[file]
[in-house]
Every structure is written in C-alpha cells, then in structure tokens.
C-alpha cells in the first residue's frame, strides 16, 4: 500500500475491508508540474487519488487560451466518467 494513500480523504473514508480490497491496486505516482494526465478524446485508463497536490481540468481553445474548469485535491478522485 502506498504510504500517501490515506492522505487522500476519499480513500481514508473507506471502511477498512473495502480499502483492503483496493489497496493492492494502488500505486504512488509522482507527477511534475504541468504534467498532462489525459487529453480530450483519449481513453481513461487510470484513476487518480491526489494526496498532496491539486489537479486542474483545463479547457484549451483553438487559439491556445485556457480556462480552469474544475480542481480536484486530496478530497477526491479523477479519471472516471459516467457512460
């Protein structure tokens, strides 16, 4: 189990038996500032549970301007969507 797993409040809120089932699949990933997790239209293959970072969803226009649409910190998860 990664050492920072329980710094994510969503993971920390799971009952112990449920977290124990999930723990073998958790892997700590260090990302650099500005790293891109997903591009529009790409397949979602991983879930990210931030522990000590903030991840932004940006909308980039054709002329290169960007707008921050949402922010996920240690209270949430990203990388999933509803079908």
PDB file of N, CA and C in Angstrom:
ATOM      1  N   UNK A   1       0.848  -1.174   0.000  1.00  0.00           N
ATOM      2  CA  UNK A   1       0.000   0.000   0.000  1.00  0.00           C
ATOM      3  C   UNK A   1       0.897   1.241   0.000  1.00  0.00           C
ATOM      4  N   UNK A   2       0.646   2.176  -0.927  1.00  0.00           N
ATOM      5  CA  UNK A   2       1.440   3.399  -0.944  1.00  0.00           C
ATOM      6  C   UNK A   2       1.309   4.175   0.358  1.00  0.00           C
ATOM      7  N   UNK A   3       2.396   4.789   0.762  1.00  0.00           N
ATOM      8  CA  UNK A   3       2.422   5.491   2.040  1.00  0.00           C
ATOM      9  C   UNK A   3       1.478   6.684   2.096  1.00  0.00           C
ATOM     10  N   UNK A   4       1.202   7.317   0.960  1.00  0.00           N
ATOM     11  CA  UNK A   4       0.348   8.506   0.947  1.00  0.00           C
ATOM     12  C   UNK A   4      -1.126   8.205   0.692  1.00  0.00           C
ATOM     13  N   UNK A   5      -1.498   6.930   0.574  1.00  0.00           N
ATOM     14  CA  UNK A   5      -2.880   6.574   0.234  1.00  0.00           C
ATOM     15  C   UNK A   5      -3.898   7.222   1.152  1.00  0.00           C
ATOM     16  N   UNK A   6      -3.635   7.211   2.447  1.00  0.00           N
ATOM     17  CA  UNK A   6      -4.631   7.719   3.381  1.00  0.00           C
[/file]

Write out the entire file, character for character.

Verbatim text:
[in-house]
Every structure is written in C-alpha cells, then in structure tokens.
C-alpha cells in the first residue's frame, strides 16, 4: 500500500475491508508540474487519488487560451466518467 494513500480523504473514508480490497491496486505516482494526465478524446485508463497536490481540468481553445474548469485535491478522485 502506498504510504500517501490515506492522505487522500476519499480513500481514508473507506471502511477498512473495502480499502483492503483496493489497496493492492494502488500505486504512488509522482507527477511534475504541468504534467498532462489525459487529453480530450483519449481513453481513461487510470484513476487518480491526489494526496498532496491539486489537479486542474483545463479547457484549451483553438487559439491556445485556457480556462480552469474544475480542481480536484486530496478530497477526491479523477479519471472516471459516467457512460
């Protein structure tokens, strides 16, 4: 189990038996500032549970301007969507 797993409040809120089932699949990933997790239209293959970072969803226009649409910190998860 990664050492920072329980710094994510969503993971920390799971009952112990449920977290124990999930723990073998958790892997700590260090990302650099500005790293891109997903591009529009790409397949979602991983879930990210931030522990000590903030991840932004940006909308980039054709002329290169960007707008921050949402922010996920240690209270949430990203990388999933509803079908």
PDB file of N, CA and C in Angstrom:
ATOM      1  N   UNK A   1       0.848  -1.174   0.000  1.00  0.00           N
ATOM      2  CA  UNK A   1       0.000   0.000   0.000  1.00  0.00           C
ATOM      3  C   UNK A   1       0.897   1.241   0.000  1.00  0.00           C
ATOM      4  N   UNK A   2       0.646   2.176  -0.927  1.00  0.00           N
ATOM      5  CA  UNK A   2       1.440   3.399  -0.944  1.00  0.00           C
ATOM      6  C   UNK A   2       1.309   4.175   0.358  1.00  0.00           C
ATOM      7  N   UNK A   3       2.396   4.789   0.762  1.00  0.00           N
ATOM      8  CA  UNK A   3       2.422   5.491   2.040  1.00  0.00           C
ATOM      9  C   UNK A   3       1.478   6.684   2.096  1.00  0.00           C
ATOM     10  N   UNK A   4       1.202   7.317   0.960  1.00  0.00           N
ATOM     11  CA  UNK A   4       0.348   8.506   0.947  1.00  0.00           C
ATOM     12  C   UNK A   4      -1.126   8.205   0.692  1.00  0.00           C
ATOM     13  N   UNK A   5      -1.498   6.930   0.574  1.00  0.00           N
ATOM     14  CA  UNK A   5      -2.880   6.574   0.234  1.00  0.00           C
ATOM     15  C   UNK A   5      -3.898   7.222   1.152  1.00  0.00           C
ATOM     16  N   UNK A   6      -3.635   7.211   2.447  1.00  0.00           N
ATOM     17  CA  UNK A   6      -4.631   7.719   3.381  1.00  0.00           C